One of my favorite methods involves the use of a device called a reversing ring. With this method, you can use all of your traditional lenses. The reversing ring attaches to the front of your lens and allows you to mount the lens to your camera body backwards. This is my preferred method because it is inexpensive, produces high quality images, and can be combined with the other methods described above.

Digital macro photography is one of the most interesting areas of photography. Using one or more of the methods described in this article, nearly anyone can get started with minimal investment. As you get more into this area of photography, you might find it helpful to take a digital photo class to hone your skills. Now get out there and start enjoying the wonderful hobby of digital macro photography.

Control White Balance

Auto 

As discussed earlier, this is the automatic white balance setting. When your digital camera has its auto white balance set, it will automatically adjust itself depending on the ambient light.

Cloudy 

This setting should be used when you are taking pictures in outside locations on days which are either cloudy or overcast. It can also be used during late afternoon in failing light.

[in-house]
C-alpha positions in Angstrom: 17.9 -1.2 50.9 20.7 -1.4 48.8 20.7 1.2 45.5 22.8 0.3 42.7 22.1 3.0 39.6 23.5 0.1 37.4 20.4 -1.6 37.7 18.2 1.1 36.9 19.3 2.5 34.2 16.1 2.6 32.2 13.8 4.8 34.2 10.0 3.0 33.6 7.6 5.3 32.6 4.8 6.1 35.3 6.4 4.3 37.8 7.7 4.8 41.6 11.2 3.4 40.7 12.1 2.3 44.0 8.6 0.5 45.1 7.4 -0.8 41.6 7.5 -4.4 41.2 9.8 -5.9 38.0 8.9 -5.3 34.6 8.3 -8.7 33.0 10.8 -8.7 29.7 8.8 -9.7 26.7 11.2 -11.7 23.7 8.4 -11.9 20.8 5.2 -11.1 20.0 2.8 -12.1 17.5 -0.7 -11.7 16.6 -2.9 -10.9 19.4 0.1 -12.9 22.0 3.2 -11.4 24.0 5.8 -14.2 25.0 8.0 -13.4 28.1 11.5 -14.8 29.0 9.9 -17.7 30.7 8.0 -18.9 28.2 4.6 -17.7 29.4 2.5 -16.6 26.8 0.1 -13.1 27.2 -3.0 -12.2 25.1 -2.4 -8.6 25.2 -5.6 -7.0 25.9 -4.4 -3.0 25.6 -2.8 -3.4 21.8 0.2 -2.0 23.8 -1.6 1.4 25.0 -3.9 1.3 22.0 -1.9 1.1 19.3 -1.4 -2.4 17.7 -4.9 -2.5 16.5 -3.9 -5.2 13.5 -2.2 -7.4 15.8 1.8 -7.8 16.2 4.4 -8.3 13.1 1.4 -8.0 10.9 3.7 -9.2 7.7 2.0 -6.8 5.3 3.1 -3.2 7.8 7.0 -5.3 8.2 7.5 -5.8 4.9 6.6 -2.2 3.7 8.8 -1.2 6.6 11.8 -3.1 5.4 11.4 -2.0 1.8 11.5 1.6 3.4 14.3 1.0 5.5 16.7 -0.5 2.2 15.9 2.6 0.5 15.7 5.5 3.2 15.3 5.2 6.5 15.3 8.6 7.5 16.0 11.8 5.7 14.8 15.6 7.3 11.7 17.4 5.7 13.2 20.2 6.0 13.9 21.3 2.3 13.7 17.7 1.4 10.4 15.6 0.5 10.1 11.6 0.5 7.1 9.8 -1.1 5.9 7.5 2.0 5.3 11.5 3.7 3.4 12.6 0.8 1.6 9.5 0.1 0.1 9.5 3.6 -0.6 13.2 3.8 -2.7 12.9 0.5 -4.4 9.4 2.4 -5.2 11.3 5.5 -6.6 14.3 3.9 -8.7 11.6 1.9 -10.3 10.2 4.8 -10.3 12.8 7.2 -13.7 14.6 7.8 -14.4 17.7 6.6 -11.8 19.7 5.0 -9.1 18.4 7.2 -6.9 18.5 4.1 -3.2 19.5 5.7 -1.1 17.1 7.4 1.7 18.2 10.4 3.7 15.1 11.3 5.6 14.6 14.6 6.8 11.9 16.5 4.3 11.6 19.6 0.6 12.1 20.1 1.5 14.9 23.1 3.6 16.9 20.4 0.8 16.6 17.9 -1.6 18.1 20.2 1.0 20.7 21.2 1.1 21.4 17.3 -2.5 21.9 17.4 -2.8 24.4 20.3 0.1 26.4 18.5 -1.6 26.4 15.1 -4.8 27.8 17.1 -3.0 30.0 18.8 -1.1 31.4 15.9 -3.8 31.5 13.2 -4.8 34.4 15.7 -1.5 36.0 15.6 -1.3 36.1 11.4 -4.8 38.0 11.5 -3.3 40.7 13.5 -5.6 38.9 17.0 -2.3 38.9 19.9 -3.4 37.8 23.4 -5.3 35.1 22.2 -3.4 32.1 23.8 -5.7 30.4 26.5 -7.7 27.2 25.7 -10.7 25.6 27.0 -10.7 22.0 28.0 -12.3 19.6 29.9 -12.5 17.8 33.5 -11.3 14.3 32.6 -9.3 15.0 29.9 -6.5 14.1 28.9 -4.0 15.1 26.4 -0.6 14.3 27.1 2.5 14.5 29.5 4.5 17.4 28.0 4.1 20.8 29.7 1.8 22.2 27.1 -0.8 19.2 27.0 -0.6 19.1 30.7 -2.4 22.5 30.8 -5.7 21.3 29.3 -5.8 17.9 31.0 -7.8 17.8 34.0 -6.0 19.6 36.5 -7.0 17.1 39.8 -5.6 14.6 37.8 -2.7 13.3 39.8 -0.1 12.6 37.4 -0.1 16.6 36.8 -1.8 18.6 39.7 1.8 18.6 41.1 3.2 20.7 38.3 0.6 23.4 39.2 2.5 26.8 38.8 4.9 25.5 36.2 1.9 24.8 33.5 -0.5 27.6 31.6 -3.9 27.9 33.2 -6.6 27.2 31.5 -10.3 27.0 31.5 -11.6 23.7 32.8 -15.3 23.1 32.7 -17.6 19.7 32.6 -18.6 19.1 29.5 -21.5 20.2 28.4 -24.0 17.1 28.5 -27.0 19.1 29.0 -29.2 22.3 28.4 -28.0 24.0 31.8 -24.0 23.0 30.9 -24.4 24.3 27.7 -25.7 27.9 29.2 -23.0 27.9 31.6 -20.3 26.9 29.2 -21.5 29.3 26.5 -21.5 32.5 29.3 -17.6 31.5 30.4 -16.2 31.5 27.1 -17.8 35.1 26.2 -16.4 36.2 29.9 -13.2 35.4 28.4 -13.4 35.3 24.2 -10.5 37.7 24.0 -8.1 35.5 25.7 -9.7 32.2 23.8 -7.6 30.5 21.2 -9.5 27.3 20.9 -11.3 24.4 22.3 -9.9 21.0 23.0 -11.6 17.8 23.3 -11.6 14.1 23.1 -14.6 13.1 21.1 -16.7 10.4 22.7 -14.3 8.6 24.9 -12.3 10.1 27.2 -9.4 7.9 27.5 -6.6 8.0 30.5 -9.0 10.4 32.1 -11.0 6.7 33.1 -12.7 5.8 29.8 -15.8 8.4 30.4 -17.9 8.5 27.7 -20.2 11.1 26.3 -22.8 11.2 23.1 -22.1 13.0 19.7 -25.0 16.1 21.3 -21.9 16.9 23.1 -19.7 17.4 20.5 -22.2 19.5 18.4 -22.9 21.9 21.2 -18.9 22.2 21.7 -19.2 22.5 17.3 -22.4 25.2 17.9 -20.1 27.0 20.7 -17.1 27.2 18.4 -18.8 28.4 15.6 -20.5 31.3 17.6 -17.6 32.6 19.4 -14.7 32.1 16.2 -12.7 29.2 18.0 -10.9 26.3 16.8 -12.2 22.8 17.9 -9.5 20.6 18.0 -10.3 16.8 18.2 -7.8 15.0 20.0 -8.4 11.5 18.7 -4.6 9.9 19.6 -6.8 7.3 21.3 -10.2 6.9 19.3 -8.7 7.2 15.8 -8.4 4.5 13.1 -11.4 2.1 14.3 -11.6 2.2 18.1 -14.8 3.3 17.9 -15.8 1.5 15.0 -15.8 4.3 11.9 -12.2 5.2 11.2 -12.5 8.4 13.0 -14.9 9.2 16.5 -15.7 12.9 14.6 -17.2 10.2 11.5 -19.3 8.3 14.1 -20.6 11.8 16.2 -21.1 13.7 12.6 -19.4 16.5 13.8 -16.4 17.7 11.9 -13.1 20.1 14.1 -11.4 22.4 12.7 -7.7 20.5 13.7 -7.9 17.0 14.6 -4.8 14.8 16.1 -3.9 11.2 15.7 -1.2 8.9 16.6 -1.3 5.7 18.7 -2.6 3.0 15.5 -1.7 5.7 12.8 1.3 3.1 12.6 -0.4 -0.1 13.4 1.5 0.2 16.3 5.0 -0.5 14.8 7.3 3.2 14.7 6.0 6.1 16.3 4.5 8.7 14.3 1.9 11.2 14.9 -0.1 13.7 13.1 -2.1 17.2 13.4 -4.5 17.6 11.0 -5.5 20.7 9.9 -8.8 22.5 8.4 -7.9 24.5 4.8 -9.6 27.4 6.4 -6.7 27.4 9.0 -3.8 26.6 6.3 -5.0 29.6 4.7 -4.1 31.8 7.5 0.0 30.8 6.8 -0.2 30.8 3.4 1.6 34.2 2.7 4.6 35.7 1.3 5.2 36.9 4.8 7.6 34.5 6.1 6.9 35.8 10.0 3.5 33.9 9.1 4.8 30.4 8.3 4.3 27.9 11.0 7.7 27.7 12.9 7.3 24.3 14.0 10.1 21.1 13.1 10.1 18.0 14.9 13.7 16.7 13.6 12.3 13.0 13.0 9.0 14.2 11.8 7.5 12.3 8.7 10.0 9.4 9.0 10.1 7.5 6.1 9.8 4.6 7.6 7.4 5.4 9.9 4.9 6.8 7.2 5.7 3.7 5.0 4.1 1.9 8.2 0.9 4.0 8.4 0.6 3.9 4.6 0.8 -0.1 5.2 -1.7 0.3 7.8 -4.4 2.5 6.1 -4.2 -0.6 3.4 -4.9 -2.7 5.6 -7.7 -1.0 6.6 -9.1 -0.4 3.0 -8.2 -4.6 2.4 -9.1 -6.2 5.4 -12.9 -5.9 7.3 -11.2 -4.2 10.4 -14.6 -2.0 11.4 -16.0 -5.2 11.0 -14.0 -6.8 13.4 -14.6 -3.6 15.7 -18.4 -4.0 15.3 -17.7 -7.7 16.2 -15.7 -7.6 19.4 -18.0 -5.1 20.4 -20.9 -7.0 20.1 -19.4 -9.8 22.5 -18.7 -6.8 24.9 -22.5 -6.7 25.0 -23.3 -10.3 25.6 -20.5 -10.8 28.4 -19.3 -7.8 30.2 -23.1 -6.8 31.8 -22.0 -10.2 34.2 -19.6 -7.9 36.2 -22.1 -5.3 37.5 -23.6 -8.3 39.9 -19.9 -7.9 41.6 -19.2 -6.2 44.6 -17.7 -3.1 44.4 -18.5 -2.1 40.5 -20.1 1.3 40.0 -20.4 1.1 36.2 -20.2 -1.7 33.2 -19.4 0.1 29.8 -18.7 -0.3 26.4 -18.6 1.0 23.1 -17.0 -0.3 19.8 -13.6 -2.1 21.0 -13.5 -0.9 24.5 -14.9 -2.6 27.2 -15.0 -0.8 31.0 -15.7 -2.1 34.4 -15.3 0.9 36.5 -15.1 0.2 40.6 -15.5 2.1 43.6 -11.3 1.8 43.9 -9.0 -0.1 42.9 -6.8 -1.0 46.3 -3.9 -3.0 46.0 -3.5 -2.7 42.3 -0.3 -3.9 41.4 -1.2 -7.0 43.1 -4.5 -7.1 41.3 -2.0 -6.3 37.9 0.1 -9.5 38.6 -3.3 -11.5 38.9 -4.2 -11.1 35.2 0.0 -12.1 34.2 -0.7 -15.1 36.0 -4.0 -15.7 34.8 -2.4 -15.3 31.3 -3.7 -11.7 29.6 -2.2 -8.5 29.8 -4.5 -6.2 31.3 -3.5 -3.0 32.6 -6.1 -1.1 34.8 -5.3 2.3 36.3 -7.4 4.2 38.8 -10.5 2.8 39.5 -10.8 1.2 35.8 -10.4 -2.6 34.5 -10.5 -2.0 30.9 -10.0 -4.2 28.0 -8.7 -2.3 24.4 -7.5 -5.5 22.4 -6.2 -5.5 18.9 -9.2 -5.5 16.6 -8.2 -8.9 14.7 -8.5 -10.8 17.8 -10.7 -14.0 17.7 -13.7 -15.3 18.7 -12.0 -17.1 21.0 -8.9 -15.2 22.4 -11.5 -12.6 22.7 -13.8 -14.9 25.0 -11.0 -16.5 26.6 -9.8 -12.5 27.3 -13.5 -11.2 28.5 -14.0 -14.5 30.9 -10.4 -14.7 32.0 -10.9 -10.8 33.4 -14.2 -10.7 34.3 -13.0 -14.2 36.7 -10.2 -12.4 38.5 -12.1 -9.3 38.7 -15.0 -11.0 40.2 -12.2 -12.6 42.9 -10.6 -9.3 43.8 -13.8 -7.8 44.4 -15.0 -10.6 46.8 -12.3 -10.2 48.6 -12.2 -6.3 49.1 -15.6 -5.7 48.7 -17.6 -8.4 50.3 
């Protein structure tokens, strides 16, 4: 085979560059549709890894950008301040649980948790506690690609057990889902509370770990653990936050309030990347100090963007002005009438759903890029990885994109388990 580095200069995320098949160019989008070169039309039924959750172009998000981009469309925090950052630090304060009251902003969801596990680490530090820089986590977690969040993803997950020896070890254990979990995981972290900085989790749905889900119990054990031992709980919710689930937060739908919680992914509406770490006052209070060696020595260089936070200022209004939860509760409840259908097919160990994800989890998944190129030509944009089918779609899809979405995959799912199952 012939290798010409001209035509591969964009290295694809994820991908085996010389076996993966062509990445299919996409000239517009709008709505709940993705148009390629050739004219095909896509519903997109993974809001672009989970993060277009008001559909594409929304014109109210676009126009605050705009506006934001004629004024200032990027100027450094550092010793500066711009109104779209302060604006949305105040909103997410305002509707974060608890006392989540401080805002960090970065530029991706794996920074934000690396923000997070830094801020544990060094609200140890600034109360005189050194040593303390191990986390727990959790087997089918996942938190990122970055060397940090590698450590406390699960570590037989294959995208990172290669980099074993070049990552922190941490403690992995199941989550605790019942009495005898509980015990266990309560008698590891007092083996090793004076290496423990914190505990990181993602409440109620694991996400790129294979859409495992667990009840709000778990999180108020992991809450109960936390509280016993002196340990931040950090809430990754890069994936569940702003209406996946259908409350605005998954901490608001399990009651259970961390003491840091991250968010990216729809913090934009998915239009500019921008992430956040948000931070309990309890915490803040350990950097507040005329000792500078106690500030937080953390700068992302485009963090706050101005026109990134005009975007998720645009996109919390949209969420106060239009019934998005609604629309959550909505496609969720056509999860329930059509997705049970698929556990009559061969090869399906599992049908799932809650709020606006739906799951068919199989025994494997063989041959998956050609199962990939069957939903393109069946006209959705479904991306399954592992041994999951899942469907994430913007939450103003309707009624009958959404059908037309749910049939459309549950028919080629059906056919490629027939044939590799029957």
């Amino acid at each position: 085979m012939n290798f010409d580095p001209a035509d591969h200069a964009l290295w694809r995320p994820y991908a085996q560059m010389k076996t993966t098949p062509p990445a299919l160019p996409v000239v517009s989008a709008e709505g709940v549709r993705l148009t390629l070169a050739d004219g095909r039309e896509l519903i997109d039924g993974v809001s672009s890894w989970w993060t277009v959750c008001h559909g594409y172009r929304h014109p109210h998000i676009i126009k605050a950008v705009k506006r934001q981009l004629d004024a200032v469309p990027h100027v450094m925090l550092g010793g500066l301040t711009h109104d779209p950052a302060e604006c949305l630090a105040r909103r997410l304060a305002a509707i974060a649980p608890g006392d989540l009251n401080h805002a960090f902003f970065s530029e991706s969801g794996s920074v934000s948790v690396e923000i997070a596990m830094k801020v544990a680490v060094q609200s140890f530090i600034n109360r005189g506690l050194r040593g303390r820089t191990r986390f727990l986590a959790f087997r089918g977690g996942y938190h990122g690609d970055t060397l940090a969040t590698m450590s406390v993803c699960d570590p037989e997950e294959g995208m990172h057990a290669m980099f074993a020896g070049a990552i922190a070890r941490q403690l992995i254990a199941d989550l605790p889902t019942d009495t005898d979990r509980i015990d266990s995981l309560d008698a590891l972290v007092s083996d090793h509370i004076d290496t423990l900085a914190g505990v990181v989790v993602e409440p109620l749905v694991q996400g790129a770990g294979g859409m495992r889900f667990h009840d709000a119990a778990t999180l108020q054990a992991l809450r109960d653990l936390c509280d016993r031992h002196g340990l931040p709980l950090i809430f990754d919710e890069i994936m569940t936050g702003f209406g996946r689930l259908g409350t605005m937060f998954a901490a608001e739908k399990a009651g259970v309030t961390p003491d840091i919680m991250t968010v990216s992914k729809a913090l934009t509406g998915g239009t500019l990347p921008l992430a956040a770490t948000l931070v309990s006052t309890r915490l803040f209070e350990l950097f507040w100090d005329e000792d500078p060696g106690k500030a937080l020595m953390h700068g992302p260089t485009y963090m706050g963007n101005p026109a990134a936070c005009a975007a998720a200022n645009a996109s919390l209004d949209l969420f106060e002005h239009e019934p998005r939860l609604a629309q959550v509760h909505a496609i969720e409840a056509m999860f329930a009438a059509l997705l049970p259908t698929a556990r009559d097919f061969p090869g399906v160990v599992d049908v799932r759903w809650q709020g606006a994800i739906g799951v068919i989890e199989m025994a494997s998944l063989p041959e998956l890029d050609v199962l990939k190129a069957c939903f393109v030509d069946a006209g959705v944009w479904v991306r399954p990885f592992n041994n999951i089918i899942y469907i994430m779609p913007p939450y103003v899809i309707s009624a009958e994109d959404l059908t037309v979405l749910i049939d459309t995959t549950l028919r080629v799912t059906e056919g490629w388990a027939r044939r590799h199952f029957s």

Daylight 

Select this white balance setting if you are outside on a bright, sunny day. This setting can also be used indoors if you are using lamps or lights with a daylight-style light bulb.

Tungsten 

This is the setting used indoors. Note that some cameras will label it “incandescent” or “indoors” instead of “tungsten”. Using the usual indoor lamps and overhead lights will cast an orange or yellowish tint to your pictures. Setting your camera’s white balance to Tungsten will tell the camera to adjust for those differences.

Fluorescent 

Use this setting when you are taking photos in places that use fluorescent lights. Fluorescent lights cast a slight blue tint, so the “tungsten” setting will make the skin tones of people in your pictures look much more natural.

Flash 

This is self-explanatory. It is meant to be used when you need to use the flash on your digital camera.